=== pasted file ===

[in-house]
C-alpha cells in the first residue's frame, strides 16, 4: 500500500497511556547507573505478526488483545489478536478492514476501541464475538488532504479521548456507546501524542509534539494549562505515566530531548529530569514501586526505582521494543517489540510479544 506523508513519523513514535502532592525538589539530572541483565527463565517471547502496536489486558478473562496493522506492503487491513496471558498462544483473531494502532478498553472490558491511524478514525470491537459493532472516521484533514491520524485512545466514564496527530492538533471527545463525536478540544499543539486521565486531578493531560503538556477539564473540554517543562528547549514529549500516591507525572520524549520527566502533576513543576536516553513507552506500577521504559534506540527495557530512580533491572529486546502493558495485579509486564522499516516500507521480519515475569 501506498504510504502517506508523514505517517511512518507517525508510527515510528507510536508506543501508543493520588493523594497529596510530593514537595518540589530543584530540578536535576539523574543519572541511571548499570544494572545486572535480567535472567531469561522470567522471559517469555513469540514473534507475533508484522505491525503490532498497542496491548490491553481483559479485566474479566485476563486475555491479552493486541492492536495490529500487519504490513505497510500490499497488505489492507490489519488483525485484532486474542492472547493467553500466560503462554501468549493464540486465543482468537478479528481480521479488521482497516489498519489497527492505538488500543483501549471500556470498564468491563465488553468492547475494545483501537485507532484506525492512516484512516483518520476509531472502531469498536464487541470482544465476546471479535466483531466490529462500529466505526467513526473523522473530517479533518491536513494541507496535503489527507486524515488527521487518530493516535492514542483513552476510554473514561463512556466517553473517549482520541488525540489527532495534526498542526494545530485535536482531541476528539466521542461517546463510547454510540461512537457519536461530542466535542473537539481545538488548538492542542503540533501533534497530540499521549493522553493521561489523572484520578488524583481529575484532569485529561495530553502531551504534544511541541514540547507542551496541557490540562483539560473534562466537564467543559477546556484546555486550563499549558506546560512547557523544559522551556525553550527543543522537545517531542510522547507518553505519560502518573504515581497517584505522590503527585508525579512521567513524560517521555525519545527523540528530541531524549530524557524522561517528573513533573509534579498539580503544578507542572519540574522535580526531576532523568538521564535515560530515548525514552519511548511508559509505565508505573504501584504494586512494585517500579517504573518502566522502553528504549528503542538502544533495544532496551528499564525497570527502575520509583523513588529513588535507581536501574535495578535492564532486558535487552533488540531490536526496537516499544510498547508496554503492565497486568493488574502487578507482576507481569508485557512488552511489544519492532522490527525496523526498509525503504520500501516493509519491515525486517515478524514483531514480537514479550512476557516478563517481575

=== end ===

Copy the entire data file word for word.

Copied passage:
[in-house]
C-alpha cells in the first residue's frame, strides 16, 4: 500500500497511556547507573505478526488483545489478536478492514476501541464475538488532504479521548456507546501524542509534539494549562505515566530531548529530569514501586526505582521494543517489540510479544 506523508513519523513514535502532592525538589539530572541483565527463565517471547502496536489486558478473562496493522506492503487491513496471558498462544483473531494502532478498553472490558491511524478514525470491537459493532472516521484533514491520524485512545466514564496527530492538533471527545463525536478540544499543539486521565486531578493531560503538556477539564473540554517543562528547549514529549500516591507525572520524549520527566502533576513543576536516553513507552506500577521504559534506540527495557530512580533491572529486546502493558495485579509486564522499516516500507521480519515475569 501506498504510504502517506508523514505517517511512518507517525508510527515510528507510536508506543501508543493520588493523594497529596510530593514537595518540589530543584530540578536535576539523574543519572541511571548499570544494572545486572535480567535472567531469561522470567522471559517469555513469540514473534507475533508484522505491525503490532498497542496491548490491553481483559479485566474479566485476563486475555491479552493486541492492536495490529500487519504490513505497510500490499497488505489492507490489519488483525485484532486474542492472547493467553500466560503462554501468549493464540486465543482468537478479528481480521479488521482497516489498519489497527492505538488500543483501549471500556470498564468491563465488553468492547475494545483501537485507532484506525492512516484512516483518520476509531472502531469498536464487541470482544465476546471479535466483531466490529462500529466505526467513526473523522473530517479533518491536513494541507496535503489527507486524515488527521487518530493516535492514542483513552476510554473514561463512556466517553473517549482520541488525540489527532495534526498542526494545530485535536482531541476528539466521542461517546463510547454510540461512537457519536461530542466535542473537539481545538488548538492542542503540533501533534497530540499521549493522553493521561489523572484520578488524583481529575484532569485529561495530553502531551504534544511541541514540547507542551496541557490540562483539560473534562466537564467543559477546556484546555486550563499549558506546560512547557523544559522551556525553550527543543522537545517531542510522547507518553505519560502518573504515581497517584505522590503527585508525579512521567513524560517521555525519545527523540528530541531524549530524557524522561517528573513533573509534579498539580503544578507542572519540574522535580526531576532523568538521564535515560530515548525514552519511548511508559509505565508505573504501584504494586512494585517500579517504573518502566522502553528504549528503542538502544533495544532496551528499564525497570527502575520509583523513588529513588535507581536501574535495578535492564532486558535487552533488540531490536526496537516499544510498547508496554503492565497486568493488574502487578507482576507481569508485557512488552511489544519492532522490527525496523526498509525503504520500501516493509519491515525486517515478524514483531514480537514479550512476557516478563517481575